The Department of Health and Human Services found that nearly 2 million health care applicants who had signed up for coverage under the Affordable Care Act for 2017 were not enrolled by mid-March.
On June 12, the HHS Center for Medicaid and Medicare Services disclosed that that, while 12.2 million Americans signed up for coverage under the ACA by the Jan. 31 deadline, only 10.3 million were enrolled by the middle of March 15.
The Trump administration asserted that the deficit of 1.9 million enrollees was further evidence that the ACA -- commonly called "Obamacare" -- is untenable and must be repealed, while critics have accused the HHS of manipulating the data to undermine the Obama administration's health care law.
The CMS report noted that only 10.3 million of the ACA enrollees had paid premiums to maintain their coverage by March 15.
"Consumers are sending a clear message that cost and affordability are major factors in their decision to cancel or terminate coverage," CMS administrator Seema Verma said, according to The Daily Caller.
The implication would be that nearly 2 million ACA enrollees had to discontinue their 2017 coverage because they could not afford premium payments under the health care law.
HHS Secretary Tom Price responded to the CMS report with a statement asserting that rising premium costs further justified GOP lawmakers' attempts to repeal and replace the ACA.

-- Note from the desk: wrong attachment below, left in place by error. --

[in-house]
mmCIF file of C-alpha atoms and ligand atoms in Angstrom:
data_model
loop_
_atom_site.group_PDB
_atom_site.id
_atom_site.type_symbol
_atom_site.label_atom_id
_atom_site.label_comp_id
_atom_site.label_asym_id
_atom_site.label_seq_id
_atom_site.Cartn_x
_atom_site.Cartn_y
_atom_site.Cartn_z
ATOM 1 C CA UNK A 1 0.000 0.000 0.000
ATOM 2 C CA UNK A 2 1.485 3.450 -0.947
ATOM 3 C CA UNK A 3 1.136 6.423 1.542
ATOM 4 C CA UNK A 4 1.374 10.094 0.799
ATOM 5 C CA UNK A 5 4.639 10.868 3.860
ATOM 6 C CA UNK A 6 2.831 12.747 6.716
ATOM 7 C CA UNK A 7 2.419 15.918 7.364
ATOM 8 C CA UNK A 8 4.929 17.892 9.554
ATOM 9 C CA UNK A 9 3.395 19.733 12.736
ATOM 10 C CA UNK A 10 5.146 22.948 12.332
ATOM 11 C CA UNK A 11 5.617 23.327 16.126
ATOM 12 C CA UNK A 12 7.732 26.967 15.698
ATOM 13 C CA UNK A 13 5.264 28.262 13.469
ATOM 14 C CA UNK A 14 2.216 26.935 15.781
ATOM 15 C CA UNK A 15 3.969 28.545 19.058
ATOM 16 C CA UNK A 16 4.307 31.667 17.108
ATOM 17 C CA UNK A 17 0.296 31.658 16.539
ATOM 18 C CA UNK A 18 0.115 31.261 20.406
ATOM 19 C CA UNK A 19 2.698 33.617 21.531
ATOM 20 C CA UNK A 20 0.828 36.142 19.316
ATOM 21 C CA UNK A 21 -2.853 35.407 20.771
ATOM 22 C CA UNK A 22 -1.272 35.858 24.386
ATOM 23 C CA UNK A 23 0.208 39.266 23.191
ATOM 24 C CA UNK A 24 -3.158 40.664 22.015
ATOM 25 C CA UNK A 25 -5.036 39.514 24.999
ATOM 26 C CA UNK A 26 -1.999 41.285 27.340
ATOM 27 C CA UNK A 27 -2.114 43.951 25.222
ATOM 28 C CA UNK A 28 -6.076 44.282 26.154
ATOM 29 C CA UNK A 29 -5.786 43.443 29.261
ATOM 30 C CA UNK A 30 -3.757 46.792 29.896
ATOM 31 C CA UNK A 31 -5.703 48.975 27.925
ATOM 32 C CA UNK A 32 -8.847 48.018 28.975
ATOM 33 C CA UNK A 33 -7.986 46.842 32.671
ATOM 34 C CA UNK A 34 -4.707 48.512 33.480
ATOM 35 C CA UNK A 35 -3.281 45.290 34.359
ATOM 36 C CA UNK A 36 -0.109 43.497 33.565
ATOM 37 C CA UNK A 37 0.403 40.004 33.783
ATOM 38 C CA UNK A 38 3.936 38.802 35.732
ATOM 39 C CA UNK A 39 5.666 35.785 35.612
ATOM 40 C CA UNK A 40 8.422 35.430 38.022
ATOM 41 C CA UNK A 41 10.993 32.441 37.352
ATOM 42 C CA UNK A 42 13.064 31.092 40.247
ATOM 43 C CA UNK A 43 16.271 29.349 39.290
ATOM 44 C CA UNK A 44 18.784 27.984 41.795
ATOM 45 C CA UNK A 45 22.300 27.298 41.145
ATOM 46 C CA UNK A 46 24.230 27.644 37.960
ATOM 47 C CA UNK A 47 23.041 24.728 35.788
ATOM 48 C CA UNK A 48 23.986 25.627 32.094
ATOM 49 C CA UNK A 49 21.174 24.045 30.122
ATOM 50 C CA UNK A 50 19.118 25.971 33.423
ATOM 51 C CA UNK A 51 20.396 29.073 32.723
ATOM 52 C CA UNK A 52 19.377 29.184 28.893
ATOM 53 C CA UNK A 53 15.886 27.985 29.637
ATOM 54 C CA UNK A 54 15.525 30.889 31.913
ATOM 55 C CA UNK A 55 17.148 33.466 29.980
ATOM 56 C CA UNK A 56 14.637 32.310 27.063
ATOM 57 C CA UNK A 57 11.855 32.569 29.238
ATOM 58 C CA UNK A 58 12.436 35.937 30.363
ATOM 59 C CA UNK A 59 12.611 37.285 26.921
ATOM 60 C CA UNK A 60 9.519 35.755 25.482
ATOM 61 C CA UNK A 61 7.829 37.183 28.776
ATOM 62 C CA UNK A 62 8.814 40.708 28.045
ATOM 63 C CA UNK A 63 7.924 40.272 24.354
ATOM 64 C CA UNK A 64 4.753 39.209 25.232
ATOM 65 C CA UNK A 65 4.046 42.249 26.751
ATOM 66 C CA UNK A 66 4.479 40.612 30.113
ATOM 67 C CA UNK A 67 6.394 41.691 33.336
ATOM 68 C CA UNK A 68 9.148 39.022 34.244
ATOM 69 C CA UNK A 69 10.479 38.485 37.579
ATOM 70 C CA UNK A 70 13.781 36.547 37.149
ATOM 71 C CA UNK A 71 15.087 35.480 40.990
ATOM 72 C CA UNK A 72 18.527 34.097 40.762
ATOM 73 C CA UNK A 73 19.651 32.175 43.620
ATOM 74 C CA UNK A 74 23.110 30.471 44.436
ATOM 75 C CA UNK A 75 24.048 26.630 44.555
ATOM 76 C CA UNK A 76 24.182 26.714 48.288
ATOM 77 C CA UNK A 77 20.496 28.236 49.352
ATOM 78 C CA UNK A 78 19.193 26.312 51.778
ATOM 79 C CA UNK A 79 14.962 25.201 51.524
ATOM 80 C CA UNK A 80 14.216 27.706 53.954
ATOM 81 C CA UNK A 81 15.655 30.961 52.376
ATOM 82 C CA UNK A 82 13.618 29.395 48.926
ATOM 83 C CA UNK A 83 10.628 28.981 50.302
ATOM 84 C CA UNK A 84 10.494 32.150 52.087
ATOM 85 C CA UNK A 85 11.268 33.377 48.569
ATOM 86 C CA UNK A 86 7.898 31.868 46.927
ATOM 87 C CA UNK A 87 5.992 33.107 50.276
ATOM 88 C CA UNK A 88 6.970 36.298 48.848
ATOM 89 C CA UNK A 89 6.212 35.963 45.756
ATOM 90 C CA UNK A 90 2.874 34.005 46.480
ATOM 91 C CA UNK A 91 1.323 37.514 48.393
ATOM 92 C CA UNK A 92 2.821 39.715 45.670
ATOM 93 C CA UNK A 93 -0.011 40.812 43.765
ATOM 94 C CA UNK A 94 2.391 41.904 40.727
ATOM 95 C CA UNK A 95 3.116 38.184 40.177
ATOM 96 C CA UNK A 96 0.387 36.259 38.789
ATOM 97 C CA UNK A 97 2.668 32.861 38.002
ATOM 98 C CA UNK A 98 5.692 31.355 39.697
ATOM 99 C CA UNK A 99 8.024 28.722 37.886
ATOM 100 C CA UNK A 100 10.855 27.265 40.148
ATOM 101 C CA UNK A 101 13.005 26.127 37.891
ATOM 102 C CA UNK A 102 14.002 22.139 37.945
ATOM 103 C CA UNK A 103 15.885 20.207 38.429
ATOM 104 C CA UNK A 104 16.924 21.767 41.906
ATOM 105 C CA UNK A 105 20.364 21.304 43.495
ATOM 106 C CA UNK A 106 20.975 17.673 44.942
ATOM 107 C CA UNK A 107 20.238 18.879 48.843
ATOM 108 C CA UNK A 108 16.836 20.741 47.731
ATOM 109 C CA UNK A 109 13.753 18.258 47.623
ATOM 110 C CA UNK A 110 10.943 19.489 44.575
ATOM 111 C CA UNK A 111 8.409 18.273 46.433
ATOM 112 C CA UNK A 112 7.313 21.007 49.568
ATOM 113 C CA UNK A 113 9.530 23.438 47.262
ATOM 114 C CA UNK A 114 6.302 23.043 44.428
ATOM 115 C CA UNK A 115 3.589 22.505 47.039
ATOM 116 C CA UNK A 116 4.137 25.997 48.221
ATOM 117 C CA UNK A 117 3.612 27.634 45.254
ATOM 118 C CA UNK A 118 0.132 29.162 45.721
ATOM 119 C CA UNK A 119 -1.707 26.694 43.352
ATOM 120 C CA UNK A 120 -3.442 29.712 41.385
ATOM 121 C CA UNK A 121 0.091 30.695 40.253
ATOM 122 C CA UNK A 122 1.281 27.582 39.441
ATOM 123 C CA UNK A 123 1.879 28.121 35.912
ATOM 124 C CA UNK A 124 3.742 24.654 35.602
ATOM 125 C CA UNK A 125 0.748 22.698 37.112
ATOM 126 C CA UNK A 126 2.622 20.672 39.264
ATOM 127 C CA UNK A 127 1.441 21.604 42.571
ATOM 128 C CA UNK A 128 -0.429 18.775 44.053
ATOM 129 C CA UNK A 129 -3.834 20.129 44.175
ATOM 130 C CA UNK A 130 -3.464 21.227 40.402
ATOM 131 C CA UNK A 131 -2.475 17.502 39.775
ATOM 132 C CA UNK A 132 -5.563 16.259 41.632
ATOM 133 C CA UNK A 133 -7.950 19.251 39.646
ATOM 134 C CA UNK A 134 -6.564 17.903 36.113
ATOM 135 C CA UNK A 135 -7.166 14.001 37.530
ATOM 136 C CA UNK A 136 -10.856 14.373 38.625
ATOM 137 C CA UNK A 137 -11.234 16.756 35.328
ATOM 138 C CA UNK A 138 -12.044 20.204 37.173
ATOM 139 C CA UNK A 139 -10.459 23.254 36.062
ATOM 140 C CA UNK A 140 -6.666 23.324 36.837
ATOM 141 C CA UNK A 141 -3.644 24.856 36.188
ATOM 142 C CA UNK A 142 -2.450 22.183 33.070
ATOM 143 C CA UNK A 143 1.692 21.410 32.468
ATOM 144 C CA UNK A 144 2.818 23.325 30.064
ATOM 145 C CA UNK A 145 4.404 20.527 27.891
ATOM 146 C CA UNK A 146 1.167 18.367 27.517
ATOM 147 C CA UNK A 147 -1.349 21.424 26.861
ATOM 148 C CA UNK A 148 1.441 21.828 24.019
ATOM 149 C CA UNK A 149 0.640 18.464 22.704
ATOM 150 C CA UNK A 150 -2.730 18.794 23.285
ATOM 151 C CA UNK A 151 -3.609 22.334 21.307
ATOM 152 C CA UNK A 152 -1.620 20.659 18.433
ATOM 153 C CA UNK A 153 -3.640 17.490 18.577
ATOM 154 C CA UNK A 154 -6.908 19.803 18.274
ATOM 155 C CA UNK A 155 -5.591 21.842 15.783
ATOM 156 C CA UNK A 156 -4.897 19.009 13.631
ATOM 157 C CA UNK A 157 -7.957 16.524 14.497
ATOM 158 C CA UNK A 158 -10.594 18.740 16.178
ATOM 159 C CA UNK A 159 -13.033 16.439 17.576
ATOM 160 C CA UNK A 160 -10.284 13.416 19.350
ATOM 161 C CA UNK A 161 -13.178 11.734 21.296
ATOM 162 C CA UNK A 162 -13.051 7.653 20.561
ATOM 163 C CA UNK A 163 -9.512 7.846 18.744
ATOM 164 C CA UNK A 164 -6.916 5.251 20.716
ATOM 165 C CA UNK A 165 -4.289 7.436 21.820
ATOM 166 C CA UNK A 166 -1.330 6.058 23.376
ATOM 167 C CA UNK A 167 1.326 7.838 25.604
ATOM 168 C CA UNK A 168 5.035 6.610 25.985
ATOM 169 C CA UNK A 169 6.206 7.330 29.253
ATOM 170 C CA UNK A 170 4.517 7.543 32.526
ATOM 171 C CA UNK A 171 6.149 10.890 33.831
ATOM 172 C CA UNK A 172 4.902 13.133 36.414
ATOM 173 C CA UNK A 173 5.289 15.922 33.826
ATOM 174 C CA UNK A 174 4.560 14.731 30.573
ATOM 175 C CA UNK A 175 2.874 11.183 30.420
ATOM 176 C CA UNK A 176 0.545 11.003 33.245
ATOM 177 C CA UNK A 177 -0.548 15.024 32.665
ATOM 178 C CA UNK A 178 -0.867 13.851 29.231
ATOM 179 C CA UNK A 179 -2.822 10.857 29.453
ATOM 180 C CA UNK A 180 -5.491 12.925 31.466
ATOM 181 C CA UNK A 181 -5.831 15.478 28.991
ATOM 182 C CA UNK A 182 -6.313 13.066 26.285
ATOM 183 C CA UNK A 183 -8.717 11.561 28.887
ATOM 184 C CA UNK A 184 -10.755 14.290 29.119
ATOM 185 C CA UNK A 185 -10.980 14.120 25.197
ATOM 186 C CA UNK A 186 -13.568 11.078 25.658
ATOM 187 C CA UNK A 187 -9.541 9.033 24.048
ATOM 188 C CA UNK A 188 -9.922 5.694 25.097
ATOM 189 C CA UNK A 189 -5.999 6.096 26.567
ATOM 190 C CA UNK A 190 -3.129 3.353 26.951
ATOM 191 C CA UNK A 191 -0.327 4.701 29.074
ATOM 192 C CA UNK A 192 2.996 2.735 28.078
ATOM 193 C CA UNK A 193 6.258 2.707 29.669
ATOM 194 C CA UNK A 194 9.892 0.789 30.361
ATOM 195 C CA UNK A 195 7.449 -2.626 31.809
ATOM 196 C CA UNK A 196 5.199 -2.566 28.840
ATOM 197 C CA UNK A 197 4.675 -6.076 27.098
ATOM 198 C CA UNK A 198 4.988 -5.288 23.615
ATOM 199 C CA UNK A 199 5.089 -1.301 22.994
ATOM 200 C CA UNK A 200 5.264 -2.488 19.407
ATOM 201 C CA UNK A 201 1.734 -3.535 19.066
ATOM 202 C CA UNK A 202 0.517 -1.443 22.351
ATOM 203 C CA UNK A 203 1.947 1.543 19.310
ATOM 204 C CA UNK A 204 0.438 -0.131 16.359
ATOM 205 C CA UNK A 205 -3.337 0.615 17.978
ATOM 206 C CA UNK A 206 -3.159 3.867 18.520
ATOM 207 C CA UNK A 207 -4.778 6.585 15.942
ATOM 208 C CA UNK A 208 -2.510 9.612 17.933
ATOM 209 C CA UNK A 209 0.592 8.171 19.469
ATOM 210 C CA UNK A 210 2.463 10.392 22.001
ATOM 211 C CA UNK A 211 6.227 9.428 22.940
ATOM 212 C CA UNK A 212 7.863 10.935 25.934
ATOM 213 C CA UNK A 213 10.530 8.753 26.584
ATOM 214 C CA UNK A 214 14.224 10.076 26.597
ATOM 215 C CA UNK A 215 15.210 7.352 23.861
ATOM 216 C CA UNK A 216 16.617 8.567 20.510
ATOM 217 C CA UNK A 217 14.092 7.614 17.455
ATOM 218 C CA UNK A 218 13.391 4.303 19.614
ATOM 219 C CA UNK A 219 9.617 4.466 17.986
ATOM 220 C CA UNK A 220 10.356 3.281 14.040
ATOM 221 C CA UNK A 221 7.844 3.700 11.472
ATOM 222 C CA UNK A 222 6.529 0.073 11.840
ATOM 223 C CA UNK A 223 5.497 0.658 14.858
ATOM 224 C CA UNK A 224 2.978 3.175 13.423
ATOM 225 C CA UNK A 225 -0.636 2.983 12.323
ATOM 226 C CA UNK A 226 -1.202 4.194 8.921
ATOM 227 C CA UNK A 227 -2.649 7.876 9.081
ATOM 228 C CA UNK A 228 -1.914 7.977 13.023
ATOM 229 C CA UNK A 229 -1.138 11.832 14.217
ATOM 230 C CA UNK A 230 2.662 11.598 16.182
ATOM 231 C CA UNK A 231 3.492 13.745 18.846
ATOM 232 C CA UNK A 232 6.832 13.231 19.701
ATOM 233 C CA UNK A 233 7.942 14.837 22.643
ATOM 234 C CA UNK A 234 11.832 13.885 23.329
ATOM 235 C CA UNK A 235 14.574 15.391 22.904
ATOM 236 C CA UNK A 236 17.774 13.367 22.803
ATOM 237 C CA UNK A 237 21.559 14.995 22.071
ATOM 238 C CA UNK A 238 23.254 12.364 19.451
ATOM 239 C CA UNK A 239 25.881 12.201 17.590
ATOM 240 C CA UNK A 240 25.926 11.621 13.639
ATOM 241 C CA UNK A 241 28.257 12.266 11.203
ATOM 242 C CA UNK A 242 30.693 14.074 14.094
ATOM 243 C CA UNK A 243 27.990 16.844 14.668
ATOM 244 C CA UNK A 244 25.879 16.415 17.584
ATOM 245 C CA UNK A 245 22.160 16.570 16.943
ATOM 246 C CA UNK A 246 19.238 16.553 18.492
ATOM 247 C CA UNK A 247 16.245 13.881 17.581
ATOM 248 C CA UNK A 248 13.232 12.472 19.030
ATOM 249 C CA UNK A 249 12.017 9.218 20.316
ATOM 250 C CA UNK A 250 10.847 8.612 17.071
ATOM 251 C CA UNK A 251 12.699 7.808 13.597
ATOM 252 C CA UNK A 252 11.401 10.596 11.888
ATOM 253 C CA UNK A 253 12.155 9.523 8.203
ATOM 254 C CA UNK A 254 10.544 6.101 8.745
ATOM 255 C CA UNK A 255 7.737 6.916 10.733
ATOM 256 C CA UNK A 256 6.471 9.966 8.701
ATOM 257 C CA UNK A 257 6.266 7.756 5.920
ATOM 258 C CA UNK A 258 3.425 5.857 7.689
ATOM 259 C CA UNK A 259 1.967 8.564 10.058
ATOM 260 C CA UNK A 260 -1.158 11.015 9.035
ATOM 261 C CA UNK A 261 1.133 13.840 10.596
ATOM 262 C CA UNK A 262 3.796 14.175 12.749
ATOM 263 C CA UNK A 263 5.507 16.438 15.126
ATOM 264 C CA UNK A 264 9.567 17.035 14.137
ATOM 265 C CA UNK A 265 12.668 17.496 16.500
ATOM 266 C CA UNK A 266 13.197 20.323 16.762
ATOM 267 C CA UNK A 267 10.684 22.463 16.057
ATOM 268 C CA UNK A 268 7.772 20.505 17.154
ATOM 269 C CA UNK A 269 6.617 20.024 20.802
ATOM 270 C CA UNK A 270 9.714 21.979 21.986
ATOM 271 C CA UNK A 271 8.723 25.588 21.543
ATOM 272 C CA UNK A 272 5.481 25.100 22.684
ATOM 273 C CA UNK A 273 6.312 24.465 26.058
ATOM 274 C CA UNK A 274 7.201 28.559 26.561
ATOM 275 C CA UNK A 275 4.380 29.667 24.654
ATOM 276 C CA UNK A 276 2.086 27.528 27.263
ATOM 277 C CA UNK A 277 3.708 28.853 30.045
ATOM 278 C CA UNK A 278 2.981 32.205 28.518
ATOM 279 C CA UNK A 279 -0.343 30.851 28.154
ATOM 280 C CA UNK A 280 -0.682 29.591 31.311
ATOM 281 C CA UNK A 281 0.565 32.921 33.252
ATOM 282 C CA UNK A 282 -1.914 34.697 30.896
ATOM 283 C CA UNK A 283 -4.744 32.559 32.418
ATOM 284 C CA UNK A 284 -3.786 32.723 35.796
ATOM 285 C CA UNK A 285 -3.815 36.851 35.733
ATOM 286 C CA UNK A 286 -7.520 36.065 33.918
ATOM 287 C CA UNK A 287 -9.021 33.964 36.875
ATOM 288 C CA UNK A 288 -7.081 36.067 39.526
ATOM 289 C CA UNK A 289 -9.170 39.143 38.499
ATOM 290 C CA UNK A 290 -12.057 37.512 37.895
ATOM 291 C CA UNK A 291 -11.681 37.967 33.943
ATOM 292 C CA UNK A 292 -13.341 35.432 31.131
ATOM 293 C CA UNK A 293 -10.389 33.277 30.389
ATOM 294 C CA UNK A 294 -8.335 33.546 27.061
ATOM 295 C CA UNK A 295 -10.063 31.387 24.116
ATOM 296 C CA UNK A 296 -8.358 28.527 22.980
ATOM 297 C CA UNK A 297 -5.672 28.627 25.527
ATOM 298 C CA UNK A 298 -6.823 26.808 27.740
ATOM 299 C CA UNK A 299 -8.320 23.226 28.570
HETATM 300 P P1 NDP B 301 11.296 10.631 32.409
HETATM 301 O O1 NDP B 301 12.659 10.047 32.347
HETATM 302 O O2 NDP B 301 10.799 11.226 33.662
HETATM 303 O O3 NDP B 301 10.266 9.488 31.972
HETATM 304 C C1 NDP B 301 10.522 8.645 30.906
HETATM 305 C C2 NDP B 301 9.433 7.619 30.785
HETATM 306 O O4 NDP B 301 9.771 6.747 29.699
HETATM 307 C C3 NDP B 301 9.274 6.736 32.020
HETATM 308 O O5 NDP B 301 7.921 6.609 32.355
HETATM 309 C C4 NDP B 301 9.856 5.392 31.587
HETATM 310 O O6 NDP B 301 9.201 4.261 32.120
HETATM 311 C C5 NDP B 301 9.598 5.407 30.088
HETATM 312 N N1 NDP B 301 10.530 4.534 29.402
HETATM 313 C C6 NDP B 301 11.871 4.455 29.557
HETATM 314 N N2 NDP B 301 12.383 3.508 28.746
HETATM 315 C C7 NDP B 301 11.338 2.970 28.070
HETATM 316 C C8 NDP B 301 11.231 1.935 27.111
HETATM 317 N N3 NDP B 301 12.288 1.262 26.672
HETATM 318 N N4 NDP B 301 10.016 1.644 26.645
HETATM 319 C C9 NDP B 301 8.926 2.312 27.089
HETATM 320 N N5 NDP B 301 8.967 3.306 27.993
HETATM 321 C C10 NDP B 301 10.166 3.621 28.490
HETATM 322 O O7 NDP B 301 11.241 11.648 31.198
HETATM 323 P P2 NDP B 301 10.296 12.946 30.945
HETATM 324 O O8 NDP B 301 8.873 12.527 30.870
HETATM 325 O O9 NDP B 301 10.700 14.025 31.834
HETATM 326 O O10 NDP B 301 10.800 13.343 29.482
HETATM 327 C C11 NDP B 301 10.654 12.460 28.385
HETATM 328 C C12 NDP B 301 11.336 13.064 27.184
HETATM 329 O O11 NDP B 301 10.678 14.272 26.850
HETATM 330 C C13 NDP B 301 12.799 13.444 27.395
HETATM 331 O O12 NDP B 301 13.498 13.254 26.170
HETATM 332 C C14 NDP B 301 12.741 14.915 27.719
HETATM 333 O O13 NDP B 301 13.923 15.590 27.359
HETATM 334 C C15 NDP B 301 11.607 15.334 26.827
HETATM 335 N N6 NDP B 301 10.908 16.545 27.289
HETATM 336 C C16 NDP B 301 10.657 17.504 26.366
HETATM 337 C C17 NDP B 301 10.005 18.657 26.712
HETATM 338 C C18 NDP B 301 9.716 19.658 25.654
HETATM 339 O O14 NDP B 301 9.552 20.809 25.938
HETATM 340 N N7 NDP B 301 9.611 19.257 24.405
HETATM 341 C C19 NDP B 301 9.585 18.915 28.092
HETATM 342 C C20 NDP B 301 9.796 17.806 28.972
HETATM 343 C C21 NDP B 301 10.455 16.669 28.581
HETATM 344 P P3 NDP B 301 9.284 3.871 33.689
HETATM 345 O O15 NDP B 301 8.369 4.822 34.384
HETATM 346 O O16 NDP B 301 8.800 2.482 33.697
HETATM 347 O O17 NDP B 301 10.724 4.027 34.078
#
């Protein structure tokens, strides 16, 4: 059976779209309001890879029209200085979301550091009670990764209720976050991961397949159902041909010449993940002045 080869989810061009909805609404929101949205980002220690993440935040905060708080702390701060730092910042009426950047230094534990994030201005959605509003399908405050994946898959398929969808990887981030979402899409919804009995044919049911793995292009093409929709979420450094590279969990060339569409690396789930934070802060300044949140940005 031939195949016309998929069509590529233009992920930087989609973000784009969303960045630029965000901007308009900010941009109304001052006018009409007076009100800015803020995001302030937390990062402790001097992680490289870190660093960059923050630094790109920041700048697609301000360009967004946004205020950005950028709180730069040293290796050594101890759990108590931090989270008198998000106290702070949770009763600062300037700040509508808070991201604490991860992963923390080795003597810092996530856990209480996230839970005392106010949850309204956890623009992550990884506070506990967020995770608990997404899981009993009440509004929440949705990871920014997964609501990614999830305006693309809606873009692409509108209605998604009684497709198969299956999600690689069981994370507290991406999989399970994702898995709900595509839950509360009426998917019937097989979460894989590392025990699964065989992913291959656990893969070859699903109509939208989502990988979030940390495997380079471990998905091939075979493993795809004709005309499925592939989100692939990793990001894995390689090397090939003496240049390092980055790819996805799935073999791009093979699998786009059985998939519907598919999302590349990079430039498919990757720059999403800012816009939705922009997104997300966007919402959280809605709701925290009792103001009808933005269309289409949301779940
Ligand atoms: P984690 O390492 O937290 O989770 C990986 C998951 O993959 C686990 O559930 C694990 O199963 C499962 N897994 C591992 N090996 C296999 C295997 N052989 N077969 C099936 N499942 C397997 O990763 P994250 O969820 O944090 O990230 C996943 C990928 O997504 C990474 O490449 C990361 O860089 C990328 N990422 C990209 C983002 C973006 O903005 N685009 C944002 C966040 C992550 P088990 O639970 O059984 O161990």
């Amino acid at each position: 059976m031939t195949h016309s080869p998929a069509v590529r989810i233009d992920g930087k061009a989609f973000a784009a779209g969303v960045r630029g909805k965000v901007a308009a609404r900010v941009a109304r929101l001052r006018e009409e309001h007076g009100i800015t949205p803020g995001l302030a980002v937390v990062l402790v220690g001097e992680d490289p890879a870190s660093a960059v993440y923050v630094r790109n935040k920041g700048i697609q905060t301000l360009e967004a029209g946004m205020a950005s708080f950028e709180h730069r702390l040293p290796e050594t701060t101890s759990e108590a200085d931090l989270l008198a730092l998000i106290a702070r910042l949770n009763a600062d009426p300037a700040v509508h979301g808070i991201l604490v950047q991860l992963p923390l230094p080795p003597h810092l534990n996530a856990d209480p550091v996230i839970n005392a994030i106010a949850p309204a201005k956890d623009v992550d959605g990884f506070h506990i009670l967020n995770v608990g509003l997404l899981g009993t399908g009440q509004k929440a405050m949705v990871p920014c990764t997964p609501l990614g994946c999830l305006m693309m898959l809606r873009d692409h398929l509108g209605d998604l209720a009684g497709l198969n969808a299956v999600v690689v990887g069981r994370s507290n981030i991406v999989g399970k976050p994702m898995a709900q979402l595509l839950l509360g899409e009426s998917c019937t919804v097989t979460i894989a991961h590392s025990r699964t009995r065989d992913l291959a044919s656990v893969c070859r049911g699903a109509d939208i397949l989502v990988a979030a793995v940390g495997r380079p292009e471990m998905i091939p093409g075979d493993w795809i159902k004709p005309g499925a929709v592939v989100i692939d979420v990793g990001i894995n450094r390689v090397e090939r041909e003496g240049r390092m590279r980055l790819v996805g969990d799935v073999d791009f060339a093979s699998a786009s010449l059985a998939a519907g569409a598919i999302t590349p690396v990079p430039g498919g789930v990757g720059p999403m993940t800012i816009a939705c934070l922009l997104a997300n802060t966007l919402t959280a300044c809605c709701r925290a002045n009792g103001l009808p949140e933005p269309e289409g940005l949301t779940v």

"Not surprisingly, as costs continue to go up, fewer Americans can afford to pay more and get less for health care," Price said. "Many individuals and families across the country are tired of having their health care options dictated to them by Washington -- particularly when those limited options are unaffordable."
Charles Gaba of ACA Signups has contested the HHS findings, asserting that the presented data on enrollees are cherry-picked and misleading, the Los Angeles Times reports.
Since the ACA's implementation, there has been a margin of enrollees deciding to stop making premium payments each year. In 2015, only 87 percent of Americans signed up for the ACA made their premium payments by March 31. In 2016, a similar 87 percent also made their payment by March 31.
While the CMS' latest report indicates that 84.6 percent of ACA enrollees made their premium payments in 2017 -- which would be a drop from previous years -- it also shortened the timeframe for their measurement.
While the HHS had based its findings in 2015 and 2016 on a timeframe between Jan. 15 through March 31, this year it drew its numbers from Jan. 31 through March 15.
Gab asserted that, if the CMS report used the same timeframe used in its previous reports in 2015 and 2016, it would have found the retention rate in 2017 was actually 88.2 percent.
In 2017, premiums under the ACA have undoubtedly risen. At the beginning of the year, premiums for the ACA's benchmark coverage plan rose by an average 22 percent. As of February, roughly 84 percent of ACA enrollees qualified for federal subsidies that would cover at least 90 percent of those premiums, according to CNN Money.